The Five Elements in Acupuncture
Fire and Earth, Metal, Water and Wood
In Chinese philosophy, the five elements reflect both the cosmic structure and natural phenomena of the physical universe. Conceptually, they illustrate the complex interactions and relationships, the interdependence and mutual restraint, the Yin-Yang of the universe.
The primordial source. Providing light and heat, fire is the beginning and the end, the spark of life and the dying ember. The “Big Bang” if you will.
The ashy residue of the dying ember. A fertile planet, earth is the aboriginal mother.
The hardened igneous remains after the red-hot, molten concoction roiling deep in the indigenous belly explodes through a week point in the skin of the earth.
Two parts hydrogen, one part oxygen–earth’s most abundant molecule–is in constant flux: freezing, melting, and evaporating. Showering the earth, water nourishes all sentient life. Destructive as well–given time, it will break rock, grind pieces into pebbles, and pebbles into grains of sand.
Rooting itself in the earth, wood holds the grainy soil together. Water feeds wood. Wood feeds fire. Ashes to ashes: Wood collapses. Water douses the dying embers. The ashy residue reconstitutes. The earth refortifies. The world rejuvenates.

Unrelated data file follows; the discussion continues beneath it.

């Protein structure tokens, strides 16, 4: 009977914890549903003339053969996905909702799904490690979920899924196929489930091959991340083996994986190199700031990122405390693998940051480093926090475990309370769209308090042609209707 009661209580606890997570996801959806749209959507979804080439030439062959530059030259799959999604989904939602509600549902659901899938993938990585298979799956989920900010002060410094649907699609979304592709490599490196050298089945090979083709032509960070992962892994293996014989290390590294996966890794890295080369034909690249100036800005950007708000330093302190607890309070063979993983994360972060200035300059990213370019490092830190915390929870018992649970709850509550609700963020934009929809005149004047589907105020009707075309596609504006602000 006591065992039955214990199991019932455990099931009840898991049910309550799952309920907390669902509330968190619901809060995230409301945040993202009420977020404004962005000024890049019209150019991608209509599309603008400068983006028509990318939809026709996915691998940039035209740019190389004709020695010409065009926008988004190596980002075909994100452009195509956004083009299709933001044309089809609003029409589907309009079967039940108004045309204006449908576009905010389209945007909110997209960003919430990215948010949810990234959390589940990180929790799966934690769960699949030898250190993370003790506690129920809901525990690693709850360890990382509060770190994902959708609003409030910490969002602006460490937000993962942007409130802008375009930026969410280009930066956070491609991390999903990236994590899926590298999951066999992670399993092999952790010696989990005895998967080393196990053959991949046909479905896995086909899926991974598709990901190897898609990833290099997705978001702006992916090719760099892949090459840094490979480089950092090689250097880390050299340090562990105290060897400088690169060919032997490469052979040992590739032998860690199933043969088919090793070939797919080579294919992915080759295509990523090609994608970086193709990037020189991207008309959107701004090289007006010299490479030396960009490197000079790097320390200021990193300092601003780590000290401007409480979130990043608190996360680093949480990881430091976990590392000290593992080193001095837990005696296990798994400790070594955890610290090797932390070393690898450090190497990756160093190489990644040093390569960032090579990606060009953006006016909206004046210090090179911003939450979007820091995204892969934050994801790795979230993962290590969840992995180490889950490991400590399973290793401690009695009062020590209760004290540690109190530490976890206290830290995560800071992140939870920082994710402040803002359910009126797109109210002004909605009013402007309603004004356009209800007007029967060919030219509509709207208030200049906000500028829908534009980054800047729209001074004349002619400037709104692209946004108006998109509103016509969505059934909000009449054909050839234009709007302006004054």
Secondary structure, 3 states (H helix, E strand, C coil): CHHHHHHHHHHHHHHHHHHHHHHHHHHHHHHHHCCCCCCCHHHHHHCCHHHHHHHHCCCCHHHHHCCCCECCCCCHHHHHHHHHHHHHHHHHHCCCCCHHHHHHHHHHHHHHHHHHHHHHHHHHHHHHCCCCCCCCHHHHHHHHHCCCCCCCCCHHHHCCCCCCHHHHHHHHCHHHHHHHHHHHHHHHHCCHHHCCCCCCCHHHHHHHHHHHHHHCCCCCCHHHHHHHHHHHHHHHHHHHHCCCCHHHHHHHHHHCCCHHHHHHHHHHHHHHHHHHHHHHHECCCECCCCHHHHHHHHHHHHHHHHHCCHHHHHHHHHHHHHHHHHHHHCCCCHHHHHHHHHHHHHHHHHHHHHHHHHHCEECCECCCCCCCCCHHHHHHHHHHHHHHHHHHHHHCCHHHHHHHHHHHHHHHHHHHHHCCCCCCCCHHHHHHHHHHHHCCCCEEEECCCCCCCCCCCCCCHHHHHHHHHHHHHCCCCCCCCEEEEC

Each individual, from birth to death, has an underlying constitutional foundation reflecting one of the five elements. Correspondingly, that foundational element is predictive of one’s general attitude, outlook and emotional disposition.
Before differentiating symptoms of illness, a Traditional Chinese Medicine practitioner must first diagnose the patient’s elemental constitutional type. This is done through observation. Below is a brief description of how the organs and elements are related to the various qualities a Traditional Chinese Medicine practitioner will observe before making a diagnosis.
Generation and Control Cycles of Qi Flow
Below are further correspondences of each element:
Organ: Heart/Pericardium/Small Intestine/Triple-Warmer
Season: Late Summer
Organ: Lung/Large Intestine
Organ: Kidney/Urinary Bladder
Organ: Liver/Gall Bladder